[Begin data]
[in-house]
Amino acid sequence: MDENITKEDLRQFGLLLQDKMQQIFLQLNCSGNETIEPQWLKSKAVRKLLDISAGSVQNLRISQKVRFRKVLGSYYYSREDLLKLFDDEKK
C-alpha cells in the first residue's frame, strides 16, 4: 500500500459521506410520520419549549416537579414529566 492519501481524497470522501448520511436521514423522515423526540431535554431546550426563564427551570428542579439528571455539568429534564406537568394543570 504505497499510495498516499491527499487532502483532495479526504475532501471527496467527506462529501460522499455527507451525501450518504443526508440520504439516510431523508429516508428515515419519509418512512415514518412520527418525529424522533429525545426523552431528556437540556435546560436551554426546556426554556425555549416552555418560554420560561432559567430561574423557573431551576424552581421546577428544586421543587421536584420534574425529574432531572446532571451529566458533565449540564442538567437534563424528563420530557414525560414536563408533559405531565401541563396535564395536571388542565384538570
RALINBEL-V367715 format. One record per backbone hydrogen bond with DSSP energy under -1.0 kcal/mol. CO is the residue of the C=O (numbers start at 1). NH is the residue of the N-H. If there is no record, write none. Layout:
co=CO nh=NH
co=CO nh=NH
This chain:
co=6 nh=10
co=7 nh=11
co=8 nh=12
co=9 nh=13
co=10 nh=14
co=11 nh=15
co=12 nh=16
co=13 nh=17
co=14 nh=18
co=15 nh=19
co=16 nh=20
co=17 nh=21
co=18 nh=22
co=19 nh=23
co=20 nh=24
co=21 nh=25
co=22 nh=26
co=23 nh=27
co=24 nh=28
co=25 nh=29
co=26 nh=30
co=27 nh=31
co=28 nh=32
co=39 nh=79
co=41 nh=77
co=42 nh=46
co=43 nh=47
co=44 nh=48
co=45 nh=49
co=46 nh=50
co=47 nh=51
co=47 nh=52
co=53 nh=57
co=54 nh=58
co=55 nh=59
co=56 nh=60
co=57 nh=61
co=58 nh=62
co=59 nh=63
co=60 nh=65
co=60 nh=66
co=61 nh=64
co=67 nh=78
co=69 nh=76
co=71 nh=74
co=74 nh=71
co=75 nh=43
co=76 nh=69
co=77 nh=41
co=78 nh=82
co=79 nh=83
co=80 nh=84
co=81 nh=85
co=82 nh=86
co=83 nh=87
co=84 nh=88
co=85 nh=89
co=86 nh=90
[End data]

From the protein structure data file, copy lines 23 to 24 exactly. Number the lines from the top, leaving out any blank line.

co=21 nh=25
co=22 nh=26